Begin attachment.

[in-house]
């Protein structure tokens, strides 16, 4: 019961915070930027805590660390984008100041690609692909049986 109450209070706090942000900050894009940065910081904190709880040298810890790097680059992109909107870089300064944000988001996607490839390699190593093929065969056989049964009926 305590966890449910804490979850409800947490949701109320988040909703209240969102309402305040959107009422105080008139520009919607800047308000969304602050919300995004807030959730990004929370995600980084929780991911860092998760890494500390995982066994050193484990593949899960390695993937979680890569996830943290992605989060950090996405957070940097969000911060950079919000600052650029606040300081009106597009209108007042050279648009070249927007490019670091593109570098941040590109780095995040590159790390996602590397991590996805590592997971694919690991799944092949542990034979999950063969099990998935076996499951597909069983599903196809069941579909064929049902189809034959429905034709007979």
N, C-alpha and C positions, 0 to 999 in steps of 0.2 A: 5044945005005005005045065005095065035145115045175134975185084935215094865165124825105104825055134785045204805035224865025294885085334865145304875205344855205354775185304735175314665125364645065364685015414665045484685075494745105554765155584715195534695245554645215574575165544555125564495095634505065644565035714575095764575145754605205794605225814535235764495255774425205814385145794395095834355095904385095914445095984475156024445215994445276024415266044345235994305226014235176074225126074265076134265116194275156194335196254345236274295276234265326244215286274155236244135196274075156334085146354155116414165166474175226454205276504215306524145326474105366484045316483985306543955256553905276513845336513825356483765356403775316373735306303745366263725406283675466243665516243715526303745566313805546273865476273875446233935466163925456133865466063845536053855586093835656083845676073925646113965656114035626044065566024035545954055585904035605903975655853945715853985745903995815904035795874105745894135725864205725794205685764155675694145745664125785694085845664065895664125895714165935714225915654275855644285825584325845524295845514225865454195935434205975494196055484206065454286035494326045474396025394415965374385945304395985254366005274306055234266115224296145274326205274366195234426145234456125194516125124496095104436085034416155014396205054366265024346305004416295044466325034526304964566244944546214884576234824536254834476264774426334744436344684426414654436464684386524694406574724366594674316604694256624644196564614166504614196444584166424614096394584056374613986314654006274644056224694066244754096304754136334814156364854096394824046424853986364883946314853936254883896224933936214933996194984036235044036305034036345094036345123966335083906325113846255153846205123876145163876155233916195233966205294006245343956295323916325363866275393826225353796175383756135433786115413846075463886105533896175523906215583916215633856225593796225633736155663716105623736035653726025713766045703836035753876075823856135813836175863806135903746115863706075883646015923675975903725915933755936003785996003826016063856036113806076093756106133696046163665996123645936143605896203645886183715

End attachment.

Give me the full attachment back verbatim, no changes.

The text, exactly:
[in-house]
């Protein structure tokens, strides 16, 4: 019961915070930027805590660390984008100041690609692909049986 109450209070706090942000900050894009940065910081904190709880040298810890790097680059992109909107870089300064944000988001996607490839390699190593093929065969056989049964009926 305590966890449910804490979850409800947490949701109320988040909703209240969102309402305040959107009422105080008139520009919607800047308000969304602050919300995004807030959730990004929370995600980084929780991911860092998760890494500390995982066994050193484990593949899960390695993937979680890569996830943290992605989060950090996405957070940097969000911060950079919000600052650029606040300081009106597009209108007042050279648009070249927007490019670091593109570098941040590109780095995040590159790390996602590397991590996805590592997971694919690991799944092949542990034979999950063969099990998935076996499951597909069983599903196809069941579909064929049902189809034959429905034709007979």
N, C-alpha and C positions, 0 to 999 in steps of 0.2 A: 5044945005005005005045065005095065035145115045175134975185084935215094865165124825105104825055134785045204805035224865025294885085334865145304875205344855205354775185304735175314665125364645065364685015414665045484685075494745105554765155584715195534695245554645215574575165544555125564495095634505065644565035714575095764575145754605205794605225814535235764495255774425205814385145794395095834355095904385095914445095984475156024445215994445276024415266044345235994305226014235176074225126074265076134265116194275156194335196254345236274295276234265326244215286274155236244135196274075156334085146354155116414165166474175226454205276504215306524145326474105366484045316483985306543955256553905276513845336513825356483765356403775316373735306303745366263725406283675466243665516243715526303745566313805546273865476273875446233935466163925456133865466063845536053855586093835656083845676073925646113965656114035626044065566024035545954055585904035605903975655853945715853985745903995815904035795874105745894135725864205725794205685764155675694145745664125785694085845664065895664125895714165935714225915654275855644285825584325845524295845514225865454195935434205975494196055484206065454286035494326045474396025394415965374385945304395985254366005274306055234266115224296145274326205274366195234426145234456125194516125124496095104436085034416155014396205054366265024346305004416295044466325034526304964566244944546214884576234824536254834476264774426334744436344684426414654436464684386524694406574724366594674316604694256624644196564614166504614196444584166424614096394584056374613986314654006274644056224694066244754096304754136334814156364854096394824046424853986364883946314853936254883896224933936214933996194984036235044036305034036345094036345123966335083906325113846255153846205123876145163876155233916195233966205294006245343956295323916325363866275393826225353796175383756135433786115413846075463886105533896175523906215583916215633856225593796225633736155663716105623736035653726025713766045703836035753876075823856135813836175863806135903746115863706075883646015923675975903725915933755936003785996003826016063856036113806076093756106133696046163665996123645936143605896203645886183715